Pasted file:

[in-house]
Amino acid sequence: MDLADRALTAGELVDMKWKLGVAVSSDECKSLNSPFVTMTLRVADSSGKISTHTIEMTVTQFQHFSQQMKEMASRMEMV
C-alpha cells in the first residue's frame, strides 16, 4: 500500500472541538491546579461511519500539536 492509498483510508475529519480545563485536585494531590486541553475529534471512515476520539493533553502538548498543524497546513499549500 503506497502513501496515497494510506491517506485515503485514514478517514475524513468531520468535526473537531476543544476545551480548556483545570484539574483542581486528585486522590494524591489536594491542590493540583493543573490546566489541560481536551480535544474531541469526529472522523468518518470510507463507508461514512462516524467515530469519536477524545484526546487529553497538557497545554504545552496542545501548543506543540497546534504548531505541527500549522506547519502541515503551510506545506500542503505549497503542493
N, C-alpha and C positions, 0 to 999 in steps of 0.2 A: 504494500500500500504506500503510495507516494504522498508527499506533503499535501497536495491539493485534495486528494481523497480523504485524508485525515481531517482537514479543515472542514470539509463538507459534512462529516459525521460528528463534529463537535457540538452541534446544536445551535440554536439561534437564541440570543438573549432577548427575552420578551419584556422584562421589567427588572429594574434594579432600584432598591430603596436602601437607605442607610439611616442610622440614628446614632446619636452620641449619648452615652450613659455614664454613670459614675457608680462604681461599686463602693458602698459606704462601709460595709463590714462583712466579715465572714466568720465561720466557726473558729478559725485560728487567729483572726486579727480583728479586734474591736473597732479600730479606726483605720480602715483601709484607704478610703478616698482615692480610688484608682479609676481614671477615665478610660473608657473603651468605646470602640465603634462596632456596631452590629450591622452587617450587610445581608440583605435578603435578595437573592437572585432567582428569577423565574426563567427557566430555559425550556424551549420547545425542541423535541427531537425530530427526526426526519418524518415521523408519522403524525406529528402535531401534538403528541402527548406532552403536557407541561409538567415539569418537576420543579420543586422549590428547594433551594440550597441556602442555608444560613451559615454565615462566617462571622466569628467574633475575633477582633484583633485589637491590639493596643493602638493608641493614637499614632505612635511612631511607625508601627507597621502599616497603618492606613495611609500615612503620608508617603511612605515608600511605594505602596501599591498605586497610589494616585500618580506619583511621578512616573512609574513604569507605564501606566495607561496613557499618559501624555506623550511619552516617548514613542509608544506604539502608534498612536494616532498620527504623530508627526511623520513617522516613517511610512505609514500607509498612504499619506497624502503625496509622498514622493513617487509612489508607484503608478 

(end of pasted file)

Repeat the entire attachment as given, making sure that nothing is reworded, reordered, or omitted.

[in-house]
Amino acid sequence: MDLADRALTAGELVDMKWKLGVAVSSDECKSLNSPFVTMTLRVADSSGKISTHTIEMTVTQFQHFSQQMKEMASRMEMV
C-alpha cells in the first residue's frame, strides 16, 4: 500500500472541538491546579461511519500539536 492509498483510508475529519480545563485536585494531590486541553475529534471512515476520539493533553502538548498543524497546513499549500 503506497502513501496515497494510506491517506485515503485514514478517514475524513468531520468535526473537531476543544476545551480548556483545570484539574483542581486528585486522590494524591489536594491542590493540583493543573490546566489541560481536551480535544474531541469526529472522523468518518470510507463507508461514512462516524467515530469519536477524545484526546487529553497538557497545554504545552496542545501548543506543540497546534504548531505541527500549522506547519502541515503551510506545506500542503505549497503542493
N, C-alpha and C positions, 0 to 999 in steps of 0.2 A: 504494500500500500504506500503510495507516494504522498508527499506533503499535501497536495491539493485534495486528494481523497480523504485524508485525515481531517482537514479543515472542514470539509463538507459534512462529516459525521460528528463534529463537535457540538452541534446544536445551535440554536439561534437564541440570543438573549432577548427575552420578551419584556422584562421589567427588572429594574434594579432600584432598591430603596436602601437607605442607610439611616442610622440614628446614632446619636452620641449619648452615652450613659455614664454613670459614675457608680462604681461599686463602693458602698459606704462601709460595709463590714462583712466579715465572714466568720465561720466557726473558729478559725485560728487567729483572726486579727480583728479586734474591736473597732479600730479606726483605720480602715483601709484607704478610703478616698482615692480610688484608682479609676481614671477615665478610660473608657473603651468605646470602640465603634462596632456596631452590629450591622452587617450587610445581608440583605435578603435578595437573592437572585432567582428569577423565574426563567427557566430555559425550556424551549420547545425542541423535541427531537425530530427526526426526519418524518415521523408519522403524525406529528402535531401534538403528541402527548406532552403536557407541561409538567415539569418537576420543579420543586422549590428547594433551594440550597441556602442555608444560613451559615454565615462566617462571622466569628467574633475575633477582633484583633485589637491590639493596643493602638493608641493614637499614632505612635511612631511607625508601627507597621502599616497603618492606613495611609500615612503620608508617603511612605515608600511605594505602596501599591498605586497610589494616585500618580506619583511621578512616573512609574513604569507605564501606566495607561496613557499618559501624555506623550511619552516617548514613542509608544506604539502608534498612536494616532498620527504623530508627526511623520513617522516613517511610512505609514500607509498612504499619506497624502503625496509622498514622493513617487509612489508607484503608478 